Best Practices For the VA Loan Process

VA Loan Best Practices

VA Loan Best Practices

If you are an active service member, spouse, or dependent, the chances are great that you have heard of VA Loans. You may have even looked into them or read about them somewhere on the internet. A few weeks ago, we published an article explaining why you should consider using this fantastic military benefit to purchase your next home. Today, I’d like to offer some further insights into this benefit and offer you some best practices when using this benefit that you’ve earned.

Determine Your Home Needs

It is important to understand first that not all vendors are equal when it comes to using your VA loan benefit. When looking for a vendor, first identify the type of home you are looking to buy or build. Some vendors specialize in the purchase of a condominium and do not deal with manufactured homes. Some vendors are willing to lend for new home builds, while others do not. So, identifying what you want is step one.

VA Loan Purchase, My Story

When we purchased our first home, a new build, in 2008, I used my VA loan through our bank, USAA. The process, while longer than we expected as first-time homebuyers, was pretty straight forward. We got a good rate and I think that was because USAA does a lot of business in home loans. They are a large and well established bank.

By contrast, we just purchased a home in northern Virginia a few months ago. Our first stop was USAA because we have a very long history of banking with them. While they gave us a rate better than the last one, we shopped around and found a local bank that was able to beat USAA’s rate. Because USAA was larger, they did not have the flexibility to match the rate of the smaller lender.

When you do find a vendor that suits your home buying needs, make sure you ask them how many VA loans they’ve processed and handled in the past. Some banks do not like to deal with VA loans because they feel the gateway to becoming a qualified buyer, i.e. your Certificate of Eligibility, is lower and therefore more risky. My wife and I have encountered that before.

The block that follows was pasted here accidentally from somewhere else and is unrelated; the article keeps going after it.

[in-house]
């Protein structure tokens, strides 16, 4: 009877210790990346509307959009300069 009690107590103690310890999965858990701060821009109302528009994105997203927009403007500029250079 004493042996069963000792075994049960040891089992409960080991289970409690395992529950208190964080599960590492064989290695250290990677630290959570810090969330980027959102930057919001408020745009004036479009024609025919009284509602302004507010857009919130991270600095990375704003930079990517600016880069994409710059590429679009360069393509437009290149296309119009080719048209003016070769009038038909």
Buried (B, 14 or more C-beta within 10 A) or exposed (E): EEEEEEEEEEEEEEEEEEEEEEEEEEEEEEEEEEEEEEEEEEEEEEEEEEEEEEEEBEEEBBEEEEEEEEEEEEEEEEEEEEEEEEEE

The Realtor

An easy solution to this problem is using the right realtor. We’ve used realtors for both of our home purchases, and I can not tell you enough how valuable their expertise comes in, especially when dealing with lenders.

In our story above, where one of the lenders we contacted refused to work with VA loans, our realtor gave us a list of local lenders he had dealt with in the past that were friendly to the VA loan option. We were already approved by USAA, so shopping around was not going to hurt us.

It was one of the lenders from his list that we ultimately used to finance our home. We would not have considered them because they are a smaller financial institution from this area. It was a pleasant surprise to learn that they preferred the VA loans to other traditional finance options.

Need a Lender?

If you are looking for a lender, here are some that have a solid history working with the military community to maximize your VA loan benefit.

  1. USAA – I’ve mentioned above that USAA is our go-to financial institution for almost all of our banking needs. They have a streamlined process that allows you to get pre-approved online, and they assign you a loan officer that stays with you throughout the entire process. For VA loans, they offer a 15 and 30-year option, as well as a 30-year VA Jumbo loan for financing amounts larger than $510,400.